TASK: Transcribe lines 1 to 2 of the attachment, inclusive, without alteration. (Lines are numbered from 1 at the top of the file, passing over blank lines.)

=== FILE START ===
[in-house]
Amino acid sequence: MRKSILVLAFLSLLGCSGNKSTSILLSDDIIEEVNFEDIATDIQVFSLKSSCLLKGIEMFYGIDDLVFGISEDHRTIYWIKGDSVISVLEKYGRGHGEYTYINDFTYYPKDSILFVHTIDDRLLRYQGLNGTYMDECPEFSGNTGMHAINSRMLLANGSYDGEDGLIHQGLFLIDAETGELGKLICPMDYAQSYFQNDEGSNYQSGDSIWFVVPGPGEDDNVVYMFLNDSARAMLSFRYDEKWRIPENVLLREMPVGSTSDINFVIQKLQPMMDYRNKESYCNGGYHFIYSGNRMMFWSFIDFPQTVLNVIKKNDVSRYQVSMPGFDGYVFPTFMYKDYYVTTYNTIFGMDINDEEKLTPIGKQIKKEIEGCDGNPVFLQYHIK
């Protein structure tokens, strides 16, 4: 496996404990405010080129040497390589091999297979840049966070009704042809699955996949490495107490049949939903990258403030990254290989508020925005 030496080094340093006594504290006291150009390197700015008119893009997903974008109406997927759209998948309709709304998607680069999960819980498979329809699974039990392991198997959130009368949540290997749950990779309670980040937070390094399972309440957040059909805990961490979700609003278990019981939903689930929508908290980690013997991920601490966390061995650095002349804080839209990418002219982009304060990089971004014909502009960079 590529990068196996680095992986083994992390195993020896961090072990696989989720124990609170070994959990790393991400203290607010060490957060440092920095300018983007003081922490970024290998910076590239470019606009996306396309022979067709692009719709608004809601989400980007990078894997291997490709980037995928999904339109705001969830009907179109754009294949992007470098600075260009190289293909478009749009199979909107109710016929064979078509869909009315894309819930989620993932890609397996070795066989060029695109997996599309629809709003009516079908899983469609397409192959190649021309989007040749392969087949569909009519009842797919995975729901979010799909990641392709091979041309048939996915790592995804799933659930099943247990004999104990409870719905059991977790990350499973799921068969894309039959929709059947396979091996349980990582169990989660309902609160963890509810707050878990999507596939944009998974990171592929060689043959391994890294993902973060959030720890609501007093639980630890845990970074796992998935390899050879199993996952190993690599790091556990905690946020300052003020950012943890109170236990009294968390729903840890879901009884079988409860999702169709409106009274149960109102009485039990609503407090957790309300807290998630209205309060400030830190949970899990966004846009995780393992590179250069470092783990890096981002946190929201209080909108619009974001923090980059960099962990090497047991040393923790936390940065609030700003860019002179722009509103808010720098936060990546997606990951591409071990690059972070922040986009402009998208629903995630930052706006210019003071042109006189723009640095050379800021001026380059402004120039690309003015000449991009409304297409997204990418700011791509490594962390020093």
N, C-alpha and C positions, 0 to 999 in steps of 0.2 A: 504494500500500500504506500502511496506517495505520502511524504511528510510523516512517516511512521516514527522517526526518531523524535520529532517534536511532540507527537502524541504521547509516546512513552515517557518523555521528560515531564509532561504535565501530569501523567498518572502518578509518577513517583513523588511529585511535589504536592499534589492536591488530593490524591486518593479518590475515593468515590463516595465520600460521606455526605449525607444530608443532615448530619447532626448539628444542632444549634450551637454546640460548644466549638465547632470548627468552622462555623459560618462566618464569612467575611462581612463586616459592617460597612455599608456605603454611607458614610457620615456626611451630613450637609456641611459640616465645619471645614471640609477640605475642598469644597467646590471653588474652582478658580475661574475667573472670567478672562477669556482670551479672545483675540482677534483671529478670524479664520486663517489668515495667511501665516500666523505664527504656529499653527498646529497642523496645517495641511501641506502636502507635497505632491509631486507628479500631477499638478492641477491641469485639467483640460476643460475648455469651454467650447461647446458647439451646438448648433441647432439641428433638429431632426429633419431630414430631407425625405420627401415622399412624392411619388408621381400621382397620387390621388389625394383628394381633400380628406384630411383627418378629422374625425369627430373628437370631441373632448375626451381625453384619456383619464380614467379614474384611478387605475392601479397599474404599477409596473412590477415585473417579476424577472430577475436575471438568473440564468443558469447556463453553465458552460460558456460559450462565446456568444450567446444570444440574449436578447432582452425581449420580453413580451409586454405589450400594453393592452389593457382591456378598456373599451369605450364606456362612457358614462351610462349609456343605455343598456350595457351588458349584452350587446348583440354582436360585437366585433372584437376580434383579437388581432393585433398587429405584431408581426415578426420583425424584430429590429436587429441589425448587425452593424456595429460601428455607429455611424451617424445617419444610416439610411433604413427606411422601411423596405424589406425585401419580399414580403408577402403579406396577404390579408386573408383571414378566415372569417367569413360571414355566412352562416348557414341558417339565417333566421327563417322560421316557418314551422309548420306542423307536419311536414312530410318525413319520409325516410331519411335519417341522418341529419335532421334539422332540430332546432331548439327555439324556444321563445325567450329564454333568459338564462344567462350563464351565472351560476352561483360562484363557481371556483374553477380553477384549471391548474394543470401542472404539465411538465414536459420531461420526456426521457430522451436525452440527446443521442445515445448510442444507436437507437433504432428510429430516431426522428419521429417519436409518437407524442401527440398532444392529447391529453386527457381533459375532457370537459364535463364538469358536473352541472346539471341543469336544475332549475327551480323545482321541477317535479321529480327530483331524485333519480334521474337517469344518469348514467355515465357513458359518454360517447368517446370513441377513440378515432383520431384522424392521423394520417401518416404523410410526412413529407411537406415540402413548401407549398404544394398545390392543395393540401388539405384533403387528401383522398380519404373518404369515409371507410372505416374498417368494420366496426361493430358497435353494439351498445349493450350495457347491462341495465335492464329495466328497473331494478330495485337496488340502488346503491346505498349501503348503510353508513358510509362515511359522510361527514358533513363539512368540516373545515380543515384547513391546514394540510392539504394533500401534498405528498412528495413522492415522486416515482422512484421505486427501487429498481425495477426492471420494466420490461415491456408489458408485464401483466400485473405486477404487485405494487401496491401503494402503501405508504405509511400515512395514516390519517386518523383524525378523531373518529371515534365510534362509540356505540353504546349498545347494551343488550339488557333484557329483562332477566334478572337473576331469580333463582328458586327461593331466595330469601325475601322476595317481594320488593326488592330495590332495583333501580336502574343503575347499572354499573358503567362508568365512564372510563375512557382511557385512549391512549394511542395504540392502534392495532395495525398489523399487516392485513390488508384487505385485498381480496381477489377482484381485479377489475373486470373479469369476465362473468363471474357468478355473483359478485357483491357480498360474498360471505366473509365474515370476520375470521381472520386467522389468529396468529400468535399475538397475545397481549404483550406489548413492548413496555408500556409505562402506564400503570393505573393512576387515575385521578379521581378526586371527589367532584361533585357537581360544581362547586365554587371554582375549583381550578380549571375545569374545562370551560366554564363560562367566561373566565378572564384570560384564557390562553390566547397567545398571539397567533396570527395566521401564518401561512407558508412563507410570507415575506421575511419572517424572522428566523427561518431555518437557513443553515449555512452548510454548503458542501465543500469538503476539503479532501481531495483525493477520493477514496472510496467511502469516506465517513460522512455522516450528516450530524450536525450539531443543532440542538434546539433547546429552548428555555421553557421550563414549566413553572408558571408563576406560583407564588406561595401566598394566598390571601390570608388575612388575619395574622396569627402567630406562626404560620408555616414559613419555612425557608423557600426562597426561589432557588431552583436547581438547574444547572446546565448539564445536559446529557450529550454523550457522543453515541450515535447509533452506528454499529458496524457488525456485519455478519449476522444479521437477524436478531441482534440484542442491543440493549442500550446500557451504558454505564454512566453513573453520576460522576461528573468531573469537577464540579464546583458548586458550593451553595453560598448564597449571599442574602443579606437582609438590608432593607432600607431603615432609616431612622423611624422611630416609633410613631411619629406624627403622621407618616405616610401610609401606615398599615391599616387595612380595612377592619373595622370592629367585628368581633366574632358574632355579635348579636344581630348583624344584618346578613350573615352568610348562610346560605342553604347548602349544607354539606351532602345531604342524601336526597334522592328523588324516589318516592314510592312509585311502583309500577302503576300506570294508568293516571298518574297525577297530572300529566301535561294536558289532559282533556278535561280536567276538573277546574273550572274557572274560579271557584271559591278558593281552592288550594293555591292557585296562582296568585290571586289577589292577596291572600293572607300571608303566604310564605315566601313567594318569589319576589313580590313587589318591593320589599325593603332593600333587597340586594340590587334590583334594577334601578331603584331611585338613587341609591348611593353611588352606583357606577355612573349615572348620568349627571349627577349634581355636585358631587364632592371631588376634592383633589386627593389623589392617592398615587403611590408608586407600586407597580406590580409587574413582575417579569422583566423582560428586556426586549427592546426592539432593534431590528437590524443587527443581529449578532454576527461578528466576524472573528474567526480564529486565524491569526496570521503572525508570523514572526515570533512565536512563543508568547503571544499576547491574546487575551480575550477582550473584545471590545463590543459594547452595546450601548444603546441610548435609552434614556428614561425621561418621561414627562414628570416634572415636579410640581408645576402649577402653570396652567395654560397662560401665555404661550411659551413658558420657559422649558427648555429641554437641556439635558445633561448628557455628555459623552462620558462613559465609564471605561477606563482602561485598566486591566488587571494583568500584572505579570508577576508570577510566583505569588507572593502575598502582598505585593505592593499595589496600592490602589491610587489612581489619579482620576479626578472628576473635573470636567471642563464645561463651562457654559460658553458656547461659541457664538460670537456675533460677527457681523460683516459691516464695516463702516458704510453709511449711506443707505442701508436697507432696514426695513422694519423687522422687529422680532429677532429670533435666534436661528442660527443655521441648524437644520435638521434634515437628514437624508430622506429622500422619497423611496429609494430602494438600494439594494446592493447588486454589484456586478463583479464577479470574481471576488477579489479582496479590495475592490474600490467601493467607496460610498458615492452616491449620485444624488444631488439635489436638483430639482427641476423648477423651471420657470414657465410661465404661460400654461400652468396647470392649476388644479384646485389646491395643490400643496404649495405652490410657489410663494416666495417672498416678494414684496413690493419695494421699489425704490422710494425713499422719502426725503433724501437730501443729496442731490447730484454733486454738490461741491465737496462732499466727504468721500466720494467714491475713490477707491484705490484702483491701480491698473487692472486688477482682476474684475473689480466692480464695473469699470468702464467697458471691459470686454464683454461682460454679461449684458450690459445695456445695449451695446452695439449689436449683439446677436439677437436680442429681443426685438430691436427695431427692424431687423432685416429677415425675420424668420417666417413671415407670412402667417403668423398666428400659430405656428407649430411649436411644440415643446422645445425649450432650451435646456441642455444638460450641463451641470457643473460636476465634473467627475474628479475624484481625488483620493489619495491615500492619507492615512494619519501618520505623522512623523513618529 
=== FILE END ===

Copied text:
[in-house]
Amino acid sequence: MRKSILVLAFLSLLGCSGNKSTSILLSDDIIEEVNFEDIATDIQVFSLKSSCLLKGIEMFYGIDDLVFGISEDHRTIYWIKGDSVISVLEKYGRGHGEYTYINDFTYYPKDSILFVHTIDDRLLRYQGLNGTYMDECPEFSGNTGMHAINSRMLLANGSYDGEDGLIHQGLFLIDAETGELGKLICPMDYAQSYFQNDEGSNYQSGDSIWFVVPGPGEDDNVVYMFLNDSARAMLSFRYDEKWRIPENVLLREMPVGSTSDINFVIQKLQPMMDYRNKESYCNGGYHFIYSGNRMMFWSFIDFPQTVLNVIKKNDVSRYQVSMPGFDGYVFPTFMYKDYYVTTYNTIFGMDINDEEKLTPIGKQIKKEIEGCDGNPVFLQYHIK